Thu, 23 September 202110:00 – 14:00Location: Manchester Science Park, Bright Building, Pencroft Way, Manchester, M15 6GZV During this workshop, you will be guided through several activities and perceptual illusions to focus the senses before building objects for the ‘Clay Hand Experiment’ and the ‘Unfeasible Object’ experiment. The CHI is based on the Rubber hand illusion; only in the CHI and Unfeasible object experiments, participants build their own hand and other non-hand like objects rather than using a replica rubber hand. Using clay, it is possible to distort and manipulate the clay beyond the form of a hand and create different degrees of ‘unfeasible objects’ and attempt to embody these as part of our own body image. The workshop explores the possibility
"In an artistic exploration, clay hands and non-hand-like, unfeasible clay objects were created by the participant and used to perform an alternative version of the rubber hand illusion. Most participants felt ownership even over these unfeasible objects, raising questions about the embodied experience of objects that we make." https://journals.sagepub.com/doi/full/10.1177/0301006620948502
Workshops at Manchester City Art Gallery The aim was to deliver an engaging fun activity for all the family which related to the theme of the body and ideas around perception illusion referencing the Leonardo show as well as the Bridget Riley drawings in the Gallery. The workshop was open as a drop-in open to the general public and over the 8 days, we had around 800 people take part in total. The workshop served as an introduction to the idea of ‘perceptual and multisensory illusions’ and was based around my Clay Hand Experiment. I asked participants to work collaboratively to create their own hands and 'unfeasible objects 'with which to perform their own experiments on each other. It provided a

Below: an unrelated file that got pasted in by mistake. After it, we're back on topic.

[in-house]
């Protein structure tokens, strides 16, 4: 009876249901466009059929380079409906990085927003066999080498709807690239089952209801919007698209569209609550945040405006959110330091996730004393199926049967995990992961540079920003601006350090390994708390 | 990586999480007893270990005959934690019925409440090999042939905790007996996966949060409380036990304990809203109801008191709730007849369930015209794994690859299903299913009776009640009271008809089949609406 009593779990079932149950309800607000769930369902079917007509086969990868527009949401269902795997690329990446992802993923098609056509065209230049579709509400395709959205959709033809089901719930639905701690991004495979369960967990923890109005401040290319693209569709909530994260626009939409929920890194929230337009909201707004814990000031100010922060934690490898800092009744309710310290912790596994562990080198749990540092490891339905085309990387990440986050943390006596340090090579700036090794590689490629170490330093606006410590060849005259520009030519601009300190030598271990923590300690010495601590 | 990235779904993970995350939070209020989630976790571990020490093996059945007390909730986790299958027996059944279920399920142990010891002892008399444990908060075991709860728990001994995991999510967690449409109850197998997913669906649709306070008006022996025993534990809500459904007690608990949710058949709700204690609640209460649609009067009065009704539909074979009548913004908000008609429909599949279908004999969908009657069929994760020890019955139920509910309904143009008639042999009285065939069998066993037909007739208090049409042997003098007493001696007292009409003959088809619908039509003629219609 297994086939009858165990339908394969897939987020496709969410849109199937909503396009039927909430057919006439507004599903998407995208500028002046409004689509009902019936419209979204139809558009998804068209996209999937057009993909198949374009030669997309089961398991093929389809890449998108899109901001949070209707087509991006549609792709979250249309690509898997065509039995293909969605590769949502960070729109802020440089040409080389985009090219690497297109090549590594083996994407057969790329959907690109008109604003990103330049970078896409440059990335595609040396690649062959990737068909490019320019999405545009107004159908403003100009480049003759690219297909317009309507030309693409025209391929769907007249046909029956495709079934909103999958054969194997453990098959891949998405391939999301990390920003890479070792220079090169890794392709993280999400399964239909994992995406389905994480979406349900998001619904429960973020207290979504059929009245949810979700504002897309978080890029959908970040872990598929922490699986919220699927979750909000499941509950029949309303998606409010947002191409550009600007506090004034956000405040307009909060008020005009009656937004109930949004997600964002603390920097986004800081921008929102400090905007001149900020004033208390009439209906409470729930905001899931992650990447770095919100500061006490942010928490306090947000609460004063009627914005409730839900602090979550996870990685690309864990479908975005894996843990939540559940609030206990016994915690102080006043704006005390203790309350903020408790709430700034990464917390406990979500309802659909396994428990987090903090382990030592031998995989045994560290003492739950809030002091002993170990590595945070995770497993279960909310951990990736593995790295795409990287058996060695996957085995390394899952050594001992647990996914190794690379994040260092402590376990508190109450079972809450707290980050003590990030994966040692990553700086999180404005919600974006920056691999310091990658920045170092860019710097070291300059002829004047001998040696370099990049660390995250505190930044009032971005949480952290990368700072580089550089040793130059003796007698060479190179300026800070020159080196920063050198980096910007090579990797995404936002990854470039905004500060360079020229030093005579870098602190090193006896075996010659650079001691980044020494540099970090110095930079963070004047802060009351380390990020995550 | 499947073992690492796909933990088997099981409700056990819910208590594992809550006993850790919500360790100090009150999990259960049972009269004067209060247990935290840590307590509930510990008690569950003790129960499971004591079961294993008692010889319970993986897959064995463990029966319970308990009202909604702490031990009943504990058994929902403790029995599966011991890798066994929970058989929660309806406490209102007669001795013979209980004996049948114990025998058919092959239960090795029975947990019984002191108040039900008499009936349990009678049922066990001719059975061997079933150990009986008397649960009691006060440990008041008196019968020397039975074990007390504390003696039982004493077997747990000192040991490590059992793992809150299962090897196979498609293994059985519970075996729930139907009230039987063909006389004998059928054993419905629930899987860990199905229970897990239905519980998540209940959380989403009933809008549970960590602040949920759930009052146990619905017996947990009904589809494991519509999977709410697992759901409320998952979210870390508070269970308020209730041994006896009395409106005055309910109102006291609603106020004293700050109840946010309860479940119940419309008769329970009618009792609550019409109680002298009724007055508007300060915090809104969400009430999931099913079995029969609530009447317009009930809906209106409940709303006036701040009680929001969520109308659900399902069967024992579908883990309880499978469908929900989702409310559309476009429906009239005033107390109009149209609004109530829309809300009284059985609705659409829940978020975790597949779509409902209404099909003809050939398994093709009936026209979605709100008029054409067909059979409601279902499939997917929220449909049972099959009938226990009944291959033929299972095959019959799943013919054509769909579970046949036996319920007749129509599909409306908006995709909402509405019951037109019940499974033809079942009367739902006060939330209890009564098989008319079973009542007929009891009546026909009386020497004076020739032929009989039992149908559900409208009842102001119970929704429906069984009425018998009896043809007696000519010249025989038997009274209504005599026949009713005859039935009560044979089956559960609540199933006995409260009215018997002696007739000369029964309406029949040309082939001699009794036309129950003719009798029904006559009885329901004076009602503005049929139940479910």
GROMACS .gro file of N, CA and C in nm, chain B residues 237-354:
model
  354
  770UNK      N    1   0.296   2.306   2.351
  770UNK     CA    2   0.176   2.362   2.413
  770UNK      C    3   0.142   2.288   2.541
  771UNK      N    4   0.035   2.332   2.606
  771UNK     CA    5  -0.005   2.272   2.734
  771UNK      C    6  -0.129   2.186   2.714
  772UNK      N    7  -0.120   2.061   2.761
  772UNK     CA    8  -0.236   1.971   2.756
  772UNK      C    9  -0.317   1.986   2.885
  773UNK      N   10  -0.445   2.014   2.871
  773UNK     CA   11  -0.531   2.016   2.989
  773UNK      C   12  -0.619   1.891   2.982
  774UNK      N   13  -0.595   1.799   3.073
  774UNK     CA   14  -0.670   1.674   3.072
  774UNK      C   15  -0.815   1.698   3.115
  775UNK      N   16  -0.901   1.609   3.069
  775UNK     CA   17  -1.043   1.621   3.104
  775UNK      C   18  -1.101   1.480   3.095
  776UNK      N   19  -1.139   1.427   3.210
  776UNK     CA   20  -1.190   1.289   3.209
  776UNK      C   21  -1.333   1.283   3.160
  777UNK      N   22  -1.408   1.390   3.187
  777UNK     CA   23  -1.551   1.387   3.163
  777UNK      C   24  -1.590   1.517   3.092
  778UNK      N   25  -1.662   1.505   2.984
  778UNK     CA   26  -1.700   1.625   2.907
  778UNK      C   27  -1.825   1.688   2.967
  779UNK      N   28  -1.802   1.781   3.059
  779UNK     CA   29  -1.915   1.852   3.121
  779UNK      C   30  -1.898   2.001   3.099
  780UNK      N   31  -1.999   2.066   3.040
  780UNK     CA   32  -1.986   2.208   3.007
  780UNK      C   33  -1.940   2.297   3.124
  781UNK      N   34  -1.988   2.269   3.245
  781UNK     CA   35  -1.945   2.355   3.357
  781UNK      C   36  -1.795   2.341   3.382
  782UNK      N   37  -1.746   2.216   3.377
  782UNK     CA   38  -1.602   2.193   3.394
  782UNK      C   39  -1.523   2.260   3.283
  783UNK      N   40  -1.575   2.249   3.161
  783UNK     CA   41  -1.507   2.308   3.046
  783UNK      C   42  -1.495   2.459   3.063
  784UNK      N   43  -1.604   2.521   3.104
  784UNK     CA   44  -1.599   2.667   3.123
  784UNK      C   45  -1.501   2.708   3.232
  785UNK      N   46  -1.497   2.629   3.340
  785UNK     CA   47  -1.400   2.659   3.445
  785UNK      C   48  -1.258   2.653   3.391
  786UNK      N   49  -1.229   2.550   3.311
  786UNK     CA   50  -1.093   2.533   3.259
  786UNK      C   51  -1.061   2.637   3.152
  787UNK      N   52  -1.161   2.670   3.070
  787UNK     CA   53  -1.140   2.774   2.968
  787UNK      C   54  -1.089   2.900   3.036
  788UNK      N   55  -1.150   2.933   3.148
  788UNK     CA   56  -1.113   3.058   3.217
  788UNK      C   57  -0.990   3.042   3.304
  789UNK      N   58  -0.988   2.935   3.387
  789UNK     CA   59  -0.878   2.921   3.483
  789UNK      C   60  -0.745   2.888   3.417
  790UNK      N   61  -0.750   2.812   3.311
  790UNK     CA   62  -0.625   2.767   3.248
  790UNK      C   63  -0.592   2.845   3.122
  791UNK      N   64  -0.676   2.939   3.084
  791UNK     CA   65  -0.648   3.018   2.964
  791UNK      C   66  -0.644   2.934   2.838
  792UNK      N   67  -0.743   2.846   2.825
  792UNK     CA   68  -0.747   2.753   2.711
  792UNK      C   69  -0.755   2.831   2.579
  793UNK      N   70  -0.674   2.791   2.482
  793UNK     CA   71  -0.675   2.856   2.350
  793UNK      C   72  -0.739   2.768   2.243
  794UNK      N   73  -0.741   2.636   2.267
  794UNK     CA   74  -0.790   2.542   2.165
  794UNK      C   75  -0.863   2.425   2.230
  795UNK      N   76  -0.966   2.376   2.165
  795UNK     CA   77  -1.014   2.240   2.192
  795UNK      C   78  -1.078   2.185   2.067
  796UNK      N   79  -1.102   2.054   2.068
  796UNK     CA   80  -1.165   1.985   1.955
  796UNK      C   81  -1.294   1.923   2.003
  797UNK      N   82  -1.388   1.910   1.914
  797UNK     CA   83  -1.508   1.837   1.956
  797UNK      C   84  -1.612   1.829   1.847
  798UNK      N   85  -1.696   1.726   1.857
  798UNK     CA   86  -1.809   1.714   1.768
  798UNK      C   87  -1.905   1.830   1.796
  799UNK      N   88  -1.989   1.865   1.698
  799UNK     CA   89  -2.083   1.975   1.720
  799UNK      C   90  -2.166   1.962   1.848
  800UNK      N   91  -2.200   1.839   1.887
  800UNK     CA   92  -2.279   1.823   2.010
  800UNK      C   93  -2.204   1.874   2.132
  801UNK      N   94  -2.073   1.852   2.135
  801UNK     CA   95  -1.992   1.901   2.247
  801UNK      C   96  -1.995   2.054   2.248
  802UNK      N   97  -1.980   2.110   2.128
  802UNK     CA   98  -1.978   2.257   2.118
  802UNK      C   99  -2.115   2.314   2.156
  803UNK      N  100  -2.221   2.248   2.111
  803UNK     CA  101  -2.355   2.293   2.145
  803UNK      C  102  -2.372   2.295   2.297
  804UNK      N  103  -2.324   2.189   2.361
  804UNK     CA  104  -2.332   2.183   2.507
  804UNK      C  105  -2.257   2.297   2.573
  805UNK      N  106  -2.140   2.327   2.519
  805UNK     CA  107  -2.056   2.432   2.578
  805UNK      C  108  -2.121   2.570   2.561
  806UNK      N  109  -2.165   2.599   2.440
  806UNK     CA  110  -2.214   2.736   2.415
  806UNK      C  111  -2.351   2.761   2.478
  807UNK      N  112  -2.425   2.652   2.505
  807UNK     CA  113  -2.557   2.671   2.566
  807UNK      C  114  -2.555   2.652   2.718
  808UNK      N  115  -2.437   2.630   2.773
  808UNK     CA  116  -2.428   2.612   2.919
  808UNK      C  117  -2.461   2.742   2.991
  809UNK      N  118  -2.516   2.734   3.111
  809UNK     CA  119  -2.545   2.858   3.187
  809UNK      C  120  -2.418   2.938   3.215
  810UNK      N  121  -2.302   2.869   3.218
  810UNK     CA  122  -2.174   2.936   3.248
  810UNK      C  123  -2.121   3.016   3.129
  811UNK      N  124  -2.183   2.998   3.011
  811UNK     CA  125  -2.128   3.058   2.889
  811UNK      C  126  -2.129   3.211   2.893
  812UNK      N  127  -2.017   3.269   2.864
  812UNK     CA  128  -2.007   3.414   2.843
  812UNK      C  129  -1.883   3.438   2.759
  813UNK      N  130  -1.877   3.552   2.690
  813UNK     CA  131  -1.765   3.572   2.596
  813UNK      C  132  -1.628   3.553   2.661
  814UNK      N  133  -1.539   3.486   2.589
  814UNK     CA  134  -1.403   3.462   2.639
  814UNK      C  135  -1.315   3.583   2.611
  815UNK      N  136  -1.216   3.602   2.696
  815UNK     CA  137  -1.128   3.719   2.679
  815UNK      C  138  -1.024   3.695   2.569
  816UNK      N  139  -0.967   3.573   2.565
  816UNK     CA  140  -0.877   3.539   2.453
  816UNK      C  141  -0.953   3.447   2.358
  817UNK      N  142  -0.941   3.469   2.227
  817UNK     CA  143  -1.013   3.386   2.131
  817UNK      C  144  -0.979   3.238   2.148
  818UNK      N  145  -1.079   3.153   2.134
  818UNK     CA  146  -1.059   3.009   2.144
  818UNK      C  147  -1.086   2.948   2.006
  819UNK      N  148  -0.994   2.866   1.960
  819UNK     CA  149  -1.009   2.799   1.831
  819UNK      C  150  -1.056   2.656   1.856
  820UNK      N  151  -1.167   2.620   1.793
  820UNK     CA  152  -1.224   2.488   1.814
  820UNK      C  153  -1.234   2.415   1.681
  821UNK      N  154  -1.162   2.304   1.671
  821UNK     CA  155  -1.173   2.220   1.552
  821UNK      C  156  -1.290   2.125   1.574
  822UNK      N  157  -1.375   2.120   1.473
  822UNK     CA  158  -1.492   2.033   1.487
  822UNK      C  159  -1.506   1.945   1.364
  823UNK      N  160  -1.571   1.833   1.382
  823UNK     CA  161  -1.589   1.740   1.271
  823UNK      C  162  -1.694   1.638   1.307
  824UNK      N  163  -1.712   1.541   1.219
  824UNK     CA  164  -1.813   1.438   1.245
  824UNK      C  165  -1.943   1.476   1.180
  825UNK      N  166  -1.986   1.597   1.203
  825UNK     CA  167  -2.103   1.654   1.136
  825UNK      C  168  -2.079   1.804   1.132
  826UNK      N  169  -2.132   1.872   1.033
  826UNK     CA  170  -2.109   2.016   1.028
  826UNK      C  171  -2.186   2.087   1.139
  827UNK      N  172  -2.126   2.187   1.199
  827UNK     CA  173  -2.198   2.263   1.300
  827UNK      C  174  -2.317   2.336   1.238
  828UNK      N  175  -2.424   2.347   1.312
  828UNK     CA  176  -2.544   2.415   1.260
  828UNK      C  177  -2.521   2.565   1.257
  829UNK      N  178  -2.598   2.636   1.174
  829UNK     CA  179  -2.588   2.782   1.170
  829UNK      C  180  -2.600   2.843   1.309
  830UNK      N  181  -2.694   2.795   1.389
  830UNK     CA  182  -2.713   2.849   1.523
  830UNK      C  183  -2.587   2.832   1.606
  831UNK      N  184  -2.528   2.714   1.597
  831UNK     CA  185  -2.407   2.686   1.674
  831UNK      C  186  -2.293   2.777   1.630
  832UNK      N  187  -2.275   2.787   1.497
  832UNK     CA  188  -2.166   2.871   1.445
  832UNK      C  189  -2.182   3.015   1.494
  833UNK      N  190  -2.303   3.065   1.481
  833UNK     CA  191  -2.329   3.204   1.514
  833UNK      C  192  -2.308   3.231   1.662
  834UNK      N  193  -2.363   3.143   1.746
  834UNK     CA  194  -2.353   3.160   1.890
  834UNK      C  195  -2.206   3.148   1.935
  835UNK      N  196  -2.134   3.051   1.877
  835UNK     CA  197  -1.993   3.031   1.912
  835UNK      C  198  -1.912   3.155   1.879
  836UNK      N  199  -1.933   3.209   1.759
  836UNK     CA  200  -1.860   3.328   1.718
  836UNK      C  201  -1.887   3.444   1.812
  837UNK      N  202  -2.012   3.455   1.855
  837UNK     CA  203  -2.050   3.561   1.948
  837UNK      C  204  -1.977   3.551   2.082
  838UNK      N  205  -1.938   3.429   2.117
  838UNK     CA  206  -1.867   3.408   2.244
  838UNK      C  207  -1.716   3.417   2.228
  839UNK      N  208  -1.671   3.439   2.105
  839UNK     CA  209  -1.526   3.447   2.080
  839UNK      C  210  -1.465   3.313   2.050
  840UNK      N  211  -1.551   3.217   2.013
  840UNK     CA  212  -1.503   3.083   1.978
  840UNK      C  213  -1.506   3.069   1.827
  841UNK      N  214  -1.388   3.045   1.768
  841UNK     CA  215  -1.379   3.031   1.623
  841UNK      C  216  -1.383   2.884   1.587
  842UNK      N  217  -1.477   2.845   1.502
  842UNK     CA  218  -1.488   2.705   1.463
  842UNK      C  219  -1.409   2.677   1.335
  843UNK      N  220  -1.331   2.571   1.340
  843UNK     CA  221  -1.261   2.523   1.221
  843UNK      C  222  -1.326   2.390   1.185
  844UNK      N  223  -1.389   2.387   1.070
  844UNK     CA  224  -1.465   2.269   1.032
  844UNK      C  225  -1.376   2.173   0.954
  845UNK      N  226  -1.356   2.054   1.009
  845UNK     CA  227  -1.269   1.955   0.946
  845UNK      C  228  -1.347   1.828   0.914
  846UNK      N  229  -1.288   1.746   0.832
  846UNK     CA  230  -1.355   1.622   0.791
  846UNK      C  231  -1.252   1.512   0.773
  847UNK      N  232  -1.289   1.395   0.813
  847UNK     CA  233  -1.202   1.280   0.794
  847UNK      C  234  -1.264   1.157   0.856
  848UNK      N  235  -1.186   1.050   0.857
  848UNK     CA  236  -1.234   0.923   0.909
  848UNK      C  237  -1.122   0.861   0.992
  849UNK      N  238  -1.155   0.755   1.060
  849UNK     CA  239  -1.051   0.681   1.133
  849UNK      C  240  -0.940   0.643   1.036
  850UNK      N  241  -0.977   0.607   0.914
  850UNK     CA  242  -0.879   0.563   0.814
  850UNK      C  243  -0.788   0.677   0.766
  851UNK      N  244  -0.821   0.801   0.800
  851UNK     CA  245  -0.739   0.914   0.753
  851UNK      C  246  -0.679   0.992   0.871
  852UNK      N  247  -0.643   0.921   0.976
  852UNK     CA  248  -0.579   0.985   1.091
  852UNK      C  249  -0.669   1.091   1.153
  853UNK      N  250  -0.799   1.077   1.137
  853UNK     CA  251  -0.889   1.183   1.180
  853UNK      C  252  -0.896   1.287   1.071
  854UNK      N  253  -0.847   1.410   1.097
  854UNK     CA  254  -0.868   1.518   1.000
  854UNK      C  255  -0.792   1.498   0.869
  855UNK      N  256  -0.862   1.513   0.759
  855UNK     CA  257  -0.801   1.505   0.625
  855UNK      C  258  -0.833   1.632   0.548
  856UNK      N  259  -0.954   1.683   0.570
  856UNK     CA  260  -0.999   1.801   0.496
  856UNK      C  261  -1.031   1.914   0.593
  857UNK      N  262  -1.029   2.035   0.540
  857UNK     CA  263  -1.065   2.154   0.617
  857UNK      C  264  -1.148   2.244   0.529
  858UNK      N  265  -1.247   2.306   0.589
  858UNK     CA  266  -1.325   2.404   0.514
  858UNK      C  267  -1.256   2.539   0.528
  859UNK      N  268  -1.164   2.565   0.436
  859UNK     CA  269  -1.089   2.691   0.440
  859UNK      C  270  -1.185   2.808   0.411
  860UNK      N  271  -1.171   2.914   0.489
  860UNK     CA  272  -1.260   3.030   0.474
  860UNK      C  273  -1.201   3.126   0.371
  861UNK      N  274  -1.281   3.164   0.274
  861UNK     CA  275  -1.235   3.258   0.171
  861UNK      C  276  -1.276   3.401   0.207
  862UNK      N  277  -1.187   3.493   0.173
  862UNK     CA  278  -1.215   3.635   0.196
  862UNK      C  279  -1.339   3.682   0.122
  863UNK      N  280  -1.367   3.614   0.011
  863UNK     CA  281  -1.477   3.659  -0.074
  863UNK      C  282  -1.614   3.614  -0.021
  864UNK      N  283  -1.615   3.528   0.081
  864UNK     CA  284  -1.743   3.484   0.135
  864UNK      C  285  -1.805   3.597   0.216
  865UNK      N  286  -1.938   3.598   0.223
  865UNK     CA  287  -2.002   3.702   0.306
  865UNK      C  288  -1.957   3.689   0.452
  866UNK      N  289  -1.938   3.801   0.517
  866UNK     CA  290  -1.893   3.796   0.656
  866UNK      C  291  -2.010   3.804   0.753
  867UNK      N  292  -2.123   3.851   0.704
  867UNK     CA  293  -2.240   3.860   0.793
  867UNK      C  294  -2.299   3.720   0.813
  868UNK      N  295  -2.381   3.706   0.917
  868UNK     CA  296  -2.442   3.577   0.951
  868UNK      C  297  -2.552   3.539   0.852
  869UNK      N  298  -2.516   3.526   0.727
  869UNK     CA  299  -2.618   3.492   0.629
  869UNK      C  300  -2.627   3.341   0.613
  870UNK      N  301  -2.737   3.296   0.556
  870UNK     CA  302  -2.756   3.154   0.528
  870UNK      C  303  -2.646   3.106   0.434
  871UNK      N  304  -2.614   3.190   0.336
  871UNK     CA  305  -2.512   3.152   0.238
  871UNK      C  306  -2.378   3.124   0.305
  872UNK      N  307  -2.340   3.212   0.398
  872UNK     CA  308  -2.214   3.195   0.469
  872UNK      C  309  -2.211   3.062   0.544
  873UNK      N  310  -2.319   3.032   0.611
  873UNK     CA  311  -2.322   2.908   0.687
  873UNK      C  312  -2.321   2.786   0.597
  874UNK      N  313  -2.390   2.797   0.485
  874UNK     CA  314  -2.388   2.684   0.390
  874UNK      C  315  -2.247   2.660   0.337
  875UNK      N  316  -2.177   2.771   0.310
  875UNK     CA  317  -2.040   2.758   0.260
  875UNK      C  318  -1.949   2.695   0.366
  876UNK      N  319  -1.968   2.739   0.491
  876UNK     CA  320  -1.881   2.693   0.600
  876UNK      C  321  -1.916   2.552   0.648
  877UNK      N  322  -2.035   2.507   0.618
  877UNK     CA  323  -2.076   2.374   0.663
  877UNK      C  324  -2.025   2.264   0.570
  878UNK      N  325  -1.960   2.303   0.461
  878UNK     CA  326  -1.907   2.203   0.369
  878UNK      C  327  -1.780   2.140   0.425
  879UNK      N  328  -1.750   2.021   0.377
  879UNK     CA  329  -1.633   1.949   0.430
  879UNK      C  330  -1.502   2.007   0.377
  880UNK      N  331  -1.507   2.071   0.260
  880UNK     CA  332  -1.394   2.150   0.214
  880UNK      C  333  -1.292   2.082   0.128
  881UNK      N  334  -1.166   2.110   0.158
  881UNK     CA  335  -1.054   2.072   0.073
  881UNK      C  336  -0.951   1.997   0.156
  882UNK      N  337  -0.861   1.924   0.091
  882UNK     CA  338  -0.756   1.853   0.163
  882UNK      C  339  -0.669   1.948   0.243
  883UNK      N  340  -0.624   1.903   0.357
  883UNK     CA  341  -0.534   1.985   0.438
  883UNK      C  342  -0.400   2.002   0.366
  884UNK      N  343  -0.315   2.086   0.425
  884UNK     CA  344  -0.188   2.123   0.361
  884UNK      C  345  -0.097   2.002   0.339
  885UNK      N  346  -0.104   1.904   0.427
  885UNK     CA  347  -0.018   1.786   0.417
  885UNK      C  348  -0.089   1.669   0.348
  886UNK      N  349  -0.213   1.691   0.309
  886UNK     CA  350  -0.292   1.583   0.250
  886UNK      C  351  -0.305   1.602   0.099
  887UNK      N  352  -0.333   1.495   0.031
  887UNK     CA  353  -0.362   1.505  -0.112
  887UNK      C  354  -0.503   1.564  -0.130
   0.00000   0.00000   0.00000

I supported some seminars on the Rubber Hand Experiment with undergraduate psychology students, presenting some of my research ideas [unfeasable objects and the Clay Hand Experiment] The idea was they experience the experiment for themselves before designing their own.
This was the first of the public workshops performed specifically for my research. My experiments so far have taken place as 1-1 sessions in artists studios or at the university. In a more open drop-in format, the participants were invited to experiment on themselves. Opening up the environment to one of play rather than pure participation. Breaking the experimenter/participant loop, creating a flexible relationship between myself and the participants. This was more in keeping with the idea of a phenomenological investigation allowing the experience to ‘unfold’. This had a dual effect of actively involving and empowering the participants while being able to observe the process from the outside. This meant notes and make recordings could be taken more effectively. Further reading:Read more
I chose to draw each clay object created for the unfeasible objects experiments. Why? The photographs don't seem to do justice to the significance of the object, its purpose and the process its undergone. Both with my self and the participant. They say drawing itself is a form of embodiment. "In the gesture of a drawing, there abides the question of how human beings hold memory. A trace of the body, the projection of an emotion, a record of the experience of seeing are woven into the gestured mark, a kinetically vitalized inscription that can serve as a site of empathy and invitation as much as a line of mimetic description" Marking Time, Figuring Space: Gesture and the Embodied Moment. Sara Schneckloth The
Some documentation from the workshop at Radiona in Zagreb [See Re-mapping the senses workshop] [For more information about the clay hand experiment see here] [For more information about the clay hand experiment see here]
[wpvideo VartTqKO ] My experiments show a strong ‘drift’ in the perceived location of the hand before and after the experiment. This is known as proprioceptive drift. I asked people to locate the position of their index finger under a platform before and after embodying a clay object. And also draw their hand without looking before and afterwards. This animation shows these superimposed, illustrating the drift away from the real location of the hand.